Iowa City librarian Jason Paulios pulls out his smartphone, enters his library-card number and begins downloading an album by local metal band Blizzard at Sea.
"So it's extracting now," he says, eyes on the screen. "It's at about 90 percent."
The download takes about five minutes to complete. Paulios says it's a great way to check out local music: You could be waiting for a concert to start, download an album by the band you're about to see and then listen to it on the way home.
It's back-to-school season for college students — and President Obama plans to be right there with them.
The president will spend the next two days on a bus tour of New York and Pennsylvania that includes stops at three colleges and a high school. At each stop, he'll be talking about ways to make college more affordable.
The president's big black bus will make its first stop at the University at Buffalo on Thursday — the same day incoming freshmen will be moving in, hauling suitcases and mini-refrigerators.
When the drug company Merck Animal Health announced plans to suspend sales of its Zilmax feed additive last week, many observers were shocked.
Yet concern about Zilmax and the class of growth-promotion drugs called beta agonists has been building for some time. In an interesting twist, the decisive pressure on Zilmax did not come from animal welfare groups or government regulators: It emerged from within the beef industry itself, and from academic experts who have long worked as consultants to the industry.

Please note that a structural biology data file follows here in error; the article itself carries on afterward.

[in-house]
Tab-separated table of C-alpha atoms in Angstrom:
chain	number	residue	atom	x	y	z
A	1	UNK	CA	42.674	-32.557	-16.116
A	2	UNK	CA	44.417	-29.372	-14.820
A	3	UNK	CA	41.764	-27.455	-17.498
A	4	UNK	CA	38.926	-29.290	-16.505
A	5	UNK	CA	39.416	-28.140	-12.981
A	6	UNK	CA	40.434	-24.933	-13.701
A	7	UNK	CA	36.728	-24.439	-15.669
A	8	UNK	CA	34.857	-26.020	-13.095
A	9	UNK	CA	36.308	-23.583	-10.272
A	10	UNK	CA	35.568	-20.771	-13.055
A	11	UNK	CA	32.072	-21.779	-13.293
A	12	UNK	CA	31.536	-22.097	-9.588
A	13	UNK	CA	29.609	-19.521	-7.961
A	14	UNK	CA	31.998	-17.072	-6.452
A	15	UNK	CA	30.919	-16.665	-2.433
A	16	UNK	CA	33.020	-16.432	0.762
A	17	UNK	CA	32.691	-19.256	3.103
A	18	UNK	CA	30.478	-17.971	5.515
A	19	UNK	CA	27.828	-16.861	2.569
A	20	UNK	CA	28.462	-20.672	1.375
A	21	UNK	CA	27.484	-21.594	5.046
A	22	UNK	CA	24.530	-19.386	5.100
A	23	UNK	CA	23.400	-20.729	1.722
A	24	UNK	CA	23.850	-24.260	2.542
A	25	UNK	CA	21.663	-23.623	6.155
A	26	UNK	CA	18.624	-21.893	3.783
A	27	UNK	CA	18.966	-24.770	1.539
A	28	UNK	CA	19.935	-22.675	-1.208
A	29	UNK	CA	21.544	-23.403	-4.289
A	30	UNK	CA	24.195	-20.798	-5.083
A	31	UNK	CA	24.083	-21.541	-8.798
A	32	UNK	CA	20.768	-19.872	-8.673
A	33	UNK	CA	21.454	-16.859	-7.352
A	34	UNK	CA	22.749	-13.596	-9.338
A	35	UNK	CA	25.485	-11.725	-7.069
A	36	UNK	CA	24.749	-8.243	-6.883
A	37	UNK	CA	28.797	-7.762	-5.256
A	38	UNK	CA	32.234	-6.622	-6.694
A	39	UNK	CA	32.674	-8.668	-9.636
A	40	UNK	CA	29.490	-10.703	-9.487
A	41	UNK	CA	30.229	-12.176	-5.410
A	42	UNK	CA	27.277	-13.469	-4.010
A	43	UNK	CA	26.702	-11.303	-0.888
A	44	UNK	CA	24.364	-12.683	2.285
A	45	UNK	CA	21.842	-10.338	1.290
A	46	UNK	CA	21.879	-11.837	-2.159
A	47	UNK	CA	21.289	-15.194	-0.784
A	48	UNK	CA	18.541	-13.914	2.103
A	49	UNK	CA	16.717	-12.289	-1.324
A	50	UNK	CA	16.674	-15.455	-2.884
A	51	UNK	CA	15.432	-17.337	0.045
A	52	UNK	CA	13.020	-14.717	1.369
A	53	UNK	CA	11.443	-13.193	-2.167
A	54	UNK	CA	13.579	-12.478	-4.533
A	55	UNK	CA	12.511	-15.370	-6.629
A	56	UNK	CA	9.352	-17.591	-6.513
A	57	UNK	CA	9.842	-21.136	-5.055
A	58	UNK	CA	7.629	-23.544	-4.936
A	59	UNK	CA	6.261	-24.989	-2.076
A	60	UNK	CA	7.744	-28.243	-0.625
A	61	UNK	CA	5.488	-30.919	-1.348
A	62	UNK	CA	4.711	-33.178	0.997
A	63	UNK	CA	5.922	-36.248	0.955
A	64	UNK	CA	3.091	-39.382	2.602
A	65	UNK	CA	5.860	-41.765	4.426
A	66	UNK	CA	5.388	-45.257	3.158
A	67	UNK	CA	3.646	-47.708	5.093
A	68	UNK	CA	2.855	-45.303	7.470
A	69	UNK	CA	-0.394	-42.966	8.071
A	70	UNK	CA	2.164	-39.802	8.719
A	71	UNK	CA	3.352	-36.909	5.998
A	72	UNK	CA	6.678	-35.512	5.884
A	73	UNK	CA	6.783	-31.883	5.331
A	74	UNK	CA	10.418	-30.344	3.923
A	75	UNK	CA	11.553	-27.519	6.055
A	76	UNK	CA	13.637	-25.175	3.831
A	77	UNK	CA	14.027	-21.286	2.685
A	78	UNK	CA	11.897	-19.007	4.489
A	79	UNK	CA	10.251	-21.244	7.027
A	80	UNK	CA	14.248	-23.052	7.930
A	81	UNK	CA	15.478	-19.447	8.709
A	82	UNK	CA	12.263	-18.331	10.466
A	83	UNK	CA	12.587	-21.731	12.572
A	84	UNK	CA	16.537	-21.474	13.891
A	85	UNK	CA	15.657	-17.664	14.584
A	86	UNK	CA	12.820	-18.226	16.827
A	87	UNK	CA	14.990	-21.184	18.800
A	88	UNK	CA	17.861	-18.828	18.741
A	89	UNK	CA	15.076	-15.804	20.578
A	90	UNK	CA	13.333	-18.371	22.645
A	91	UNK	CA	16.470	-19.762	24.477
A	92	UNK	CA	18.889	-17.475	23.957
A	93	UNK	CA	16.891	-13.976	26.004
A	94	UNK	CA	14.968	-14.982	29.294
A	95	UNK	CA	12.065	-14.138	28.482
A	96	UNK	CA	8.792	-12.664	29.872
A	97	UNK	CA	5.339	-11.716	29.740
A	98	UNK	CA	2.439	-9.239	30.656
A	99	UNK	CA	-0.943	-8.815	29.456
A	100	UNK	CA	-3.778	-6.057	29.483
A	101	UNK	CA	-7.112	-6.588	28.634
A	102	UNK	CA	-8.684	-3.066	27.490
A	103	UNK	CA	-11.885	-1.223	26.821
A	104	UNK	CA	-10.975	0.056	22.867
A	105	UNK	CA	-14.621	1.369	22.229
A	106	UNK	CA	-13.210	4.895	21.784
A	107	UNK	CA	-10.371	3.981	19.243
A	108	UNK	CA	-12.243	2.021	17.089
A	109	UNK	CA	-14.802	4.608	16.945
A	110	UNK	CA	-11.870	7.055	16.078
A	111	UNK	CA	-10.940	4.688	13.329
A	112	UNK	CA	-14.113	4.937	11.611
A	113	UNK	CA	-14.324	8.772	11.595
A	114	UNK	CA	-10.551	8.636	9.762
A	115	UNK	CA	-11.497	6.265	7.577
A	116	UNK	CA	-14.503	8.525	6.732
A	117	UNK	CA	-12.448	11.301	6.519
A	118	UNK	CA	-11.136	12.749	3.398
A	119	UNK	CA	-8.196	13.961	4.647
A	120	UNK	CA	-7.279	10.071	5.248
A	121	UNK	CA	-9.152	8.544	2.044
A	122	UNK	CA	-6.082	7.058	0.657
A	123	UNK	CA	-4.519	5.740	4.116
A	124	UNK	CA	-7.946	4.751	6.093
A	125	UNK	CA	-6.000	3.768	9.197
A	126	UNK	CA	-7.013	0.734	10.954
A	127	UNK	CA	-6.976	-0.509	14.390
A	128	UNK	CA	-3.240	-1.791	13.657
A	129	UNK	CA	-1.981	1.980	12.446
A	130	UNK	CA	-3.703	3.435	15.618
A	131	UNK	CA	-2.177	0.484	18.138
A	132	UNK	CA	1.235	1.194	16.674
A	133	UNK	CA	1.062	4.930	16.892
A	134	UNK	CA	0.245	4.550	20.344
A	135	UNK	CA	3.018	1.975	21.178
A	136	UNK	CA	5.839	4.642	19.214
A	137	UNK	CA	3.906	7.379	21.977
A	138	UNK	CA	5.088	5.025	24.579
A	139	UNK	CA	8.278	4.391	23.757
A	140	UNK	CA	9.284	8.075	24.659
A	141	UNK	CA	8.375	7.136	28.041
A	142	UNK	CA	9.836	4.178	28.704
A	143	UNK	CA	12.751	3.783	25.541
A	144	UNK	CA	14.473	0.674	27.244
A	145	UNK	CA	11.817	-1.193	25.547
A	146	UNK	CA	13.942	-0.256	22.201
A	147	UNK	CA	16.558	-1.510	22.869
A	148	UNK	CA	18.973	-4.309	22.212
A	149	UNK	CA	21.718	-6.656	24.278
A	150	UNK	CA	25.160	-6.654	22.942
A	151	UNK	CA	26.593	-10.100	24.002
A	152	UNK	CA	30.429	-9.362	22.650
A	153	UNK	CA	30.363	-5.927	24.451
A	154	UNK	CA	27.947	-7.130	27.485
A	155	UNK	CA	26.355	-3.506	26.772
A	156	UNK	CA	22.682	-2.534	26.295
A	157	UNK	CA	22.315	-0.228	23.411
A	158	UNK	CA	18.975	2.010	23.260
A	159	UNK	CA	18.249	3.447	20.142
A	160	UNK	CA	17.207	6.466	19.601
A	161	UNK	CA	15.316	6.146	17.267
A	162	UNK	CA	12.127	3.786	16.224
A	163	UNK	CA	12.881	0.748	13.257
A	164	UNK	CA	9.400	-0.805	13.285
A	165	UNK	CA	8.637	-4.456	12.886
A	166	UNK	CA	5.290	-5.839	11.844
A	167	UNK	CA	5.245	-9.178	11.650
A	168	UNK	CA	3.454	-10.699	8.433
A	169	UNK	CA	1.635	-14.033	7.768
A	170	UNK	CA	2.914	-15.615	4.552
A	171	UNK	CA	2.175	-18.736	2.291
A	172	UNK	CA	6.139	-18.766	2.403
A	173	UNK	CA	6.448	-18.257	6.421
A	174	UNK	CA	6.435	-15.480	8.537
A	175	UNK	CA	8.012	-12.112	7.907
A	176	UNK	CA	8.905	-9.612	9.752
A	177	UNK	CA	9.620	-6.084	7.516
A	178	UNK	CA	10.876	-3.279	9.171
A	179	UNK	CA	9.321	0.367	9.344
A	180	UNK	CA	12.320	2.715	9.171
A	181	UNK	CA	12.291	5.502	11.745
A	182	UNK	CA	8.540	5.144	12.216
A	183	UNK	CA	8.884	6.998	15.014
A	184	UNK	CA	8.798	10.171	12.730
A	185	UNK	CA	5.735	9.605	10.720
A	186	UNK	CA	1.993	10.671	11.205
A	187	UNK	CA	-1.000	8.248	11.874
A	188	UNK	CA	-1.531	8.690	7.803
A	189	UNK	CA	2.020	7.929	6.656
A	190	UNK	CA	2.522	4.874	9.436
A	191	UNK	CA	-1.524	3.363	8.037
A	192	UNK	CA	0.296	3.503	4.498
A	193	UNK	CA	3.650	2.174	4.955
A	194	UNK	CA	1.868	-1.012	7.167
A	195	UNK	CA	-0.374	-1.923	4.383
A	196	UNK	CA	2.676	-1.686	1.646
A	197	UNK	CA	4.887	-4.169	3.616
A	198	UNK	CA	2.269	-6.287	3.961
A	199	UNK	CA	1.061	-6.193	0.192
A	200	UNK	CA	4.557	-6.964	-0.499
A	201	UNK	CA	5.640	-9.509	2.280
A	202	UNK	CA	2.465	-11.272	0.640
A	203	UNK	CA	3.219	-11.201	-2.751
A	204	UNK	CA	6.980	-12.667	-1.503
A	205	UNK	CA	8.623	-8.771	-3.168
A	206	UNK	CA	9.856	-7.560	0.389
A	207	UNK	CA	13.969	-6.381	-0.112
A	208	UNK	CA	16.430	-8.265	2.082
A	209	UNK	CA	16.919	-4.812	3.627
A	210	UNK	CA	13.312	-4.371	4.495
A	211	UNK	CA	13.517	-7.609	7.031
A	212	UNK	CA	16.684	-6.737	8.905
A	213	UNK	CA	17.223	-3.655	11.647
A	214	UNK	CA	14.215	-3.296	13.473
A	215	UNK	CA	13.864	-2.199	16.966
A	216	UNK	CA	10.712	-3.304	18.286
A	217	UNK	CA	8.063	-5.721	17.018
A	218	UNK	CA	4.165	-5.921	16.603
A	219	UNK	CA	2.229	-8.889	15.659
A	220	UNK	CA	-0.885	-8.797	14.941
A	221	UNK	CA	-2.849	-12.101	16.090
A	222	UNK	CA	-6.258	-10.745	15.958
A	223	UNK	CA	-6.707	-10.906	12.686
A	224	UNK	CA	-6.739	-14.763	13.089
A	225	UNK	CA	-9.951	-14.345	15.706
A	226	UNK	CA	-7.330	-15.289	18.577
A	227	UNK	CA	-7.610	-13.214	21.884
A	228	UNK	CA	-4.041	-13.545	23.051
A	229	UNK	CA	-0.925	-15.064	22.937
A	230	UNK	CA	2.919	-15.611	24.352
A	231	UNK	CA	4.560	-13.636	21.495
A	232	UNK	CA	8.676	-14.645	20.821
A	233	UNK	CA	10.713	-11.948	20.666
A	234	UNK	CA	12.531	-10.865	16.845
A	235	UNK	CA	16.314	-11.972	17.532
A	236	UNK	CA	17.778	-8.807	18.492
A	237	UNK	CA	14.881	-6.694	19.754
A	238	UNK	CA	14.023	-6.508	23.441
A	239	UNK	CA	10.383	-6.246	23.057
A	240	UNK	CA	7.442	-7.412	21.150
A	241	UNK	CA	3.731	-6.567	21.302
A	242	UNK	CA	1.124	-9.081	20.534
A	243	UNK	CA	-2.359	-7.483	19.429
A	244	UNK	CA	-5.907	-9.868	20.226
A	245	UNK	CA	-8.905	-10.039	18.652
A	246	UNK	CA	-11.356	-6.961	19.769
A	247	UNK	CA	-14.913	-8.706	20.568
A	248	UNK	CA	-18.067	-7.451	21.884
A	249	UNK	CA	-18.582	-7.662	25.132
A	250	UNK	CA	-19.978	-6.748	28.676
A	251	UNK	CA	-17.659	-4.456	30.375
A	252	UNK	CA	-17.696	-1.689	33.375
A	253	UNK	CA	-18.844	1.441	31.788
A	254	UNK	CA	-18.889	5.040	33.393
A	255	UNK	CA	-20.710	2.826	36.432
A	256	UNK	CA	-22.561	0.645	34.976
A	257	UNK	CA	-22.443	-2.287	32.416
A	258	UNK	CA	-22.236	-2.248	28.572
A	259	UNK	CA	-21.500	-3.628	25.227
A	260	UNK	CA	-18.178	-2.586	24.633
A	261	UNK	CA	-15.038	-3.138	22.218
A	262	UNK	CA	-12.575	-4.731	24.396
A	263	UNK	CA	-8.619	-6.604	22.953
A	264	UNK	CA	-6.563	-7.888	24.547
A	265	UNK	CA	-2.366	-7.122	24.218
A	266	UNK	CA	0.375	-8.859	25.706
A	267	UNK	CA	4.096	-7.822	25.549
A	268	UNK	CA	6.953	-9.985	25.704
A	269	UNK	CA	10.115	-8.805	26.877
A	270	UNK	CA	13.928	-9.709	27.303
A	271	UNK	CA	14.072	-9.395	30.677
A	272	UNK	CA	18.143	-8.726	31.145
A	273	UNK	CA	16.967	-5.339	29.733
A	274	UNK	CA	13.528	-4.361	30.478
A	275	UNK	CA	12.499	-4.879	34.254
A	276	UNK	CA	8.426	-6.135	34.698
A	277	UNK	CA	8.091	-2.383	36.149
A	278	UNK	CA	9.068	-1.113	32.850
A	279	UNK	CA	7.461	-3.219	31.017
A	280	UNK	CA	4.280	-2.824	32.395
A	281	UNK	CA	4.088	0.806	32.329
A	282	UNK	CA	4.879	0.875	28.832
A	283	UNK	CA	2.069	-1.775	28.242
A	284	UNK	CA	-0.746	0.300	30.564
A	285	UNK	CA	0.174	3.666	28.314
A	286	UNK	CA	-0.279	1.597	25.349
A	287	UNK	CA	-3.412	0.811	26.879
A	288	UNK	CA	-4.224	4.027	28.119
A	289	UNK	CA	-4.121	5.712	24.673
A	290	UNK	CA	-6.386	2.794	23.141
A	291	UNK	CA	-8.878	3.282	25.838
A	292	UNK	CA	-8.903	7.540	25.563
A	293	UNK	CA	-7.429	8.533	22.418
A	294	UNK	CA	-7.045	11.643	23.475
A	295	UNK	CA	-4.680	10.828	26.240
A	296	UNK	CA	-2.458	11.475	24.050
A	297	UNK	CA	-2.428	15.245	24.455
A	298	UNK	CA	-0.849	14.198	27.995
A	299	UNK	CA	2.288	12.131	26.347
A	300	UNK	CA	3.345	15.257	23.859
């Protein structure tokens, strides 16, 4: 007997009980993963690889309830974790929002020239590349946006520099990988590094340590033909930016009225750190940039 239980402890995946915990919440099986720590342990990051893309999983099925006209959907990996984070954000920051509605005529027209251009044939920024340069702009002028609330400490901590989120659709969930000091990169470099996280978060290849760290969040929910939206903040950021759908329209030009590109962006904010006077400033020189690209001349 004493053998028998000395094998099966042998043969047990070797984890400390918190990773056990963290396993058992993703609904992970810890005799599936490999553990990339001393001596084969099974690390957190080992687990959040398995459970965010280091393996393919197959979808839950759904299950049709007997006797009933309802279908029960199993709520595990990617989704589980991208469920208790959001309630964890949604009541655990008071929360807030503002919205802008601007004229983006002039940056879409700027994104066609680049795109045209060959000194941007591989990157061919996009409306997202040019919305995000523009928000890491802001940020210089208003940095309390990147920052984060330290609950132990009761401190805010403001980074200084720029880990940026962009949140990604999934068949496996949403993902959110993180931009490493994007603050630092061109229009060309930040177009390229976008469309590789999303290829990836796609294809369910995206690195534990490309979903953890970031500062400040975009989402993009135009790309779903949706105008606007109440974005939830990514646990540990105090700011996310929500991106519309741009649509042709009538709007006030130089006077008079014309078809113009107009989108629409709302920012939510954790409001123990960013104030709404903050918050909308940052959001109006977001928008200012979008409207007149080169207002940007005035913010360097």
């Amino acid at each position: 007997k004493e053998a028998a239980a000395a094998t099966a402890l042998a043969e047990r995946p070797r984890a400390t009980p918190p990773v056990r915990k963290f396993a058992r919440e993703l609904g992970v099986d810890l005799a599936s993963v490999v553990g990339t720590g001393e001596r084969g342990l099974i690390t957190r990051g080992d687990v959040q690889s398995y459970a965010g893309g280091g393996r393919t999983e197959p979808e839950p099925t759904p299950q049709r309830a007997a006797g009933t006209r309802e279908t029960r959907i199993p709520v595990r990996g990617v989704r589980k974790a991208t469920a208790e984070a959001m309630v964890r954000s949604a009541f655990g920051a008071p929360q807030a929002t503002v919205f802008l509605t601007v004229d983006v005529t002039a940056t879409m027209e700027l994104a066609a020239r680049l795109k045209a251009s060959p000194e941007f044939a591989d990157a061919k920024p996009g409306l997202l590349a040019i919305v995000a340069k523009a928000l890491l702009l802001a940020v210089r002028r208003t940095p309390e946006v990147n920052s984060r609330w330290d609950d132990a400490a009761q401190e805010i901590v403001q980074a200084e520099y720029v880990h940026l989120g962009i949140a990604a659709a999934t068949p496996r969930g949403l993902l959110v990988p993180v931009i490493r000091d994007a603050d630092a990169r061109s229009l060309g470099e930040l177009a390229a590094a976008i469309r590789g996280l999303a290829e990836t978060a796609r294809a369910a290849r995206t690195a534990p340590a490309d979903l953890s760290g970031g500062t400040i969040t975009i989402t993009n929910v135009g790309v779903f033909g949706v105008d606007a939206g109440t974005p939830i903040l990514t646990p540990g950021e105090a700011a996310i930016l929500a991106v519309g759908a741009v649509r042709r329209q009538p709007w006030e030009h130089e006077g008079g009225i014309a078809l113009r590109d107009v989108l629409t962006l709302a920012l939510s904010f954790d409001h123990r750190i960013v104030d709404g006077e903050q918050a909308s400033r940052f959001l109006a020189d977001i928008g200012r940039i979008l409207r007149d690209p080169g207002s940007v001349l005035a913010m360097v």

You're listening to ALL THINGS CONSIDERED from NPR News.
Fire managers in Idaho say they may be turning the corner on a massive wildfire near the resort towns of Ketchum and Sun Valley. The Beaver Creek fire has caused more than 11-and-a-half million dollars and forced mandatory evacuations of more than 2,000 homes. Sadie Babits of Boise State Public Radio reports.
For years, Miami-Dade County Public Schools faced problems common to many urban schools: low attendance, high dropout rates, poor grades. But since 2008, Alberto Carvalho has been in charge of the nation's fourth largest school district, and there've been some noticeable improvements in Miami schools. More students are graduating, fewer are dropping out, test scores are up and the district's budget crisis has faded.
NPR's Claudio Sanchez has this profile of the man some call a miracle worker.
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San Diego's embattled mayor Bob Filner has wrapped up a second day of closed-door mediation to settle a sexual harassment lawsuit. Meanwhile, the debate continues among the city's voters about what should happen to the mayor. NPR's Nathan Rott reports while many want to see Filner resign, others are pleading for patience.
I cover Indian Country as a reporter for NPR member station KJZZ from a base in Flagstaff, which is on the edge of the country's largest reservation. So, I've educated myself about Navajo and Hopi cultural practices. This story, though, really tested me as a reporter and as a member of my community.
Founded in the mid-19th century, French luxury leather goods maker Moynat became renowned for making traveling trunks for the moneyed set. Though a pioneer in its field, it fell on hard times and closed its doors in the 1970s.
These days, the fabled company is undergoing a resurrection — turning out limited quantities of luxurious, handmade bags that rely on centuries-old craftsmanship.
On a recent day, Moynat's CEO, Guillaume Davin, leads me up the back stairs of the company's flagship boutique in Paris.